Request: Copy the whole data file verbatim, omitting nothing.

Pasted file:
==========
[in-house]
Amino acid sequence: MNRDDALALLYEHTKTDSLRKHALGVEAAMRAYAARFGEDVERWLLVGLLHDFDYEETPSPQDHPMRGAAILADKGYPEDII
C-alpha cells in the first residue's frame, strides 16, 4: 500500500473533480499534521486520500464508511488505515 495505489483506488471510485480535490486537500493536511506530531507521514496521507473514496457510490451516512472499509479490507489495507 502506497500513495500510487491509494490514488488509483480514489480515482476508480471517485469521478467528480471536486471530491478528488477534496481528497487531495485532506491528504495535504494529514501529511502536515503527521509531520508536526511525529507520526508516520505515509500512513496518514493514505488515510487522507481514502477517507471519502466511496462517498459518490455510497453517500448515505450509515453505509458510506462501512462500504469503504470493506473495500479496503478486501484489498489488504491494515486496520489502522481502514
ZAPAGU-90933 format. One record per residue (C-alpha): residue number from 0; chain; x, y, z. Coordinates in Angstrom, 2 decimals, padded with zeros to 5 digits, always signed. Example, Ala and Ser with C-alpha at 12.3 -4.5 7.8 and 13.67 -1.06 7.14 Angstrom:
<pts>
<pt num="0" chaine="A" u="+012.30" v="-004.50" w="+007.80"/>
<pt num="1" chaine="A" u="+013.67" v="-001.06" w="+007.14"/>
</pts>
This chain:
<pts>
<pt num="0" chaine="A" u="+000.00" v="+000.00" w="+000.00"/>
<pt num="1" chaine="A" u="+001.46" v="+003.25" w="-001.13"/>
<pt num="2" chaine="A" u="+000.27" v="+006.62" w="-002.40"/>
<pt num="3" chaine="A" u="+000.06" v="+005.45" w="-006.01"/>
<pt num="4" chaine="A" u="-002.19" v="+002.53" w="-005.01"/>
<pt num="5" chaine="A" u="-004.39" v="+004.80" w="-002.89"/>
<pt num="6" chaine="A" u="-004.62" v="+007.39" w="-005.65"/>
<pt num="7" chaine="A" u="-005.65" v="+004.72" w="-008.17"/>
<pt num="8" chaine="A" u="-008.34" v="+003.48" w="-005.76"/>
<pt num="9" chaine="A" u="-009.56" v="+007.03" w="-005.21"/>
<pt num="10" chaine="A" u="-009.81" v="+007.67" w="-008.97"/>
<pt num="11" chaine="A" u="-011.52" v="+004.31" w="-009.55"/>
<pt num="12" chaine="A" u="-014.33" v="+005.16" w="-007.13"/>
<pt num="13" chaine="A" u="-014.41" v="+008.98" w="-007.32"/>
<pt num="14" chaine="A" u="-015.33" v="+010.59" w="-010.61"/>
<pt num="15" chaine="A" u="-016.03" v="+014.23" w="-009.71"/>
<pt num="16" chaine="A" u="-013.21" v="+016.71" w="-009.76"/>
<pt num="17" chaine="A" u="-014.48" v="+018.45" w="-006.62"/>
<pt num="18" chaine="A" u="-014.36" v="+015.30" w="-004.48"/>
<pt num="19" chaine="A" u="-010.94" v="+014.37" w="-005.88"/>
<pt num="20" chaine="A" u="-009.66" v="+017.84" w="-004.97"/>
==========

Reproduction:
[in-house]
Amino acid sequence: MNRDDALALLYEHTKTDSLRKHALGVEAAMRAYAARFGEDVERWLLVGLLHDFDYEETPSPQDHPMRGAAILADKGYPEDII
C-alpha cells in the first residue's frame, strides 16, 4: 500500500473533480499534521486520500464508511488505515 495505489483506488471510485480535490486537500493536511506530531507521514496521507473514496457510490451516512472499509479490507489495507 502506497500513495500510487491509494490514488488509483480514489480515482476508480471517485469521478467528480471536486471530491478528488477534496481528497487531495485532506491528504495535504494529514501529511502536515503527521509531520508536526511525529507520526508516520505515509500512513496518514493514505488515510487522507481514502477517507471519502466511496462517498459518490455510497453517500448515505450509515453505509458510506462501512462500504469503504470493506473495500479496503478486501484489498489488504491494515486496520489502522481502514
ZAPAGU-90933 format. One record per residue (C-alpha): residue number from 0; chain; x, y, z. Coordinates in Angstrom, 2 decimals, padded with zeros to 5 digits, always signed. Example, Ala and Ser with C-alpha at 12.3 -4.5 7.8 and 13.67 -1.06 7.14 Angstrom:
<pts>
<pt num="0" chaine="A" u="+012.30" v="-004.50" w="+007.80"/>
<pt num="1" chaine="A" u="+013.67" v="-001.06" w="+007.14"/>
</pts>
This chain:
<pts>
<pt num="0" chaine="A" u="+000.00" v="+000.00" w="+000.00"/>
<pt num="1" chaine="A" u="+001.46" v="+003.25" w="-001.13"/>
<pt num="2" chaine="A" u="+000.27" v="+006.62" w="-002.40"/>
<pt num="3" chaine="A" u="+000.06" v="+005.45" w="-006.01"/>
<pt num="4" chaine="A" u="-002.19" v="+002.53" w="-005.01"/>
<pt num="5" chaine="A" u="-004.39" v="+004.80" w="-002.89"/>
<pt num="6" chaine="A" u="-004.62" v="+007.39" w="-005.65"/>
<pt num="7" chaine="A" u="-005.65" v="+004.72" w="-008.17"/>
<pt num="8" chaine="A" u="-008.34" v="+003.48" w="-005.76"/>
<pt num="9" chaine="A" u="-009.56" v="+007.03" w="-005.21"/>
<pt num="10" chaine="A" u="-009.81" v="+007.67" w="-008.97"/>
<pt num="11" chaine="A" u="-011.52" v="+004.31" w="-009.55"/>
<pt num="12" chaine="A" u="-014.33" v="+005.16" w="-007.13"/>
<pt num="13" chaine="A" u="-014.41" v="+008.98" w="-007.32"/>
<pt num="14" chaine="A" u="-015.33" v="+010.59" w="-010.61"/>
<pt num="15" chaine="A" u="-016.03" v="+014.23" w="-009.71"/>
<pt num="16" chaine="A" u="-013.21" v="+016.71" w="-009.76"/>
<pt num="17" chaine="A" u="-014.48" v="+018.45" w="-006.62"/>
<pt num="18" chaine="A" u="-014.36" v="+015.30" w="-004.48"/>
<pt num="19" chaine="A" u="-010.94" v="+014.37" w="-005.88"/>
<pt num="20" chaine="A" u="-009.66" v="+017.84" w="-004.97"/>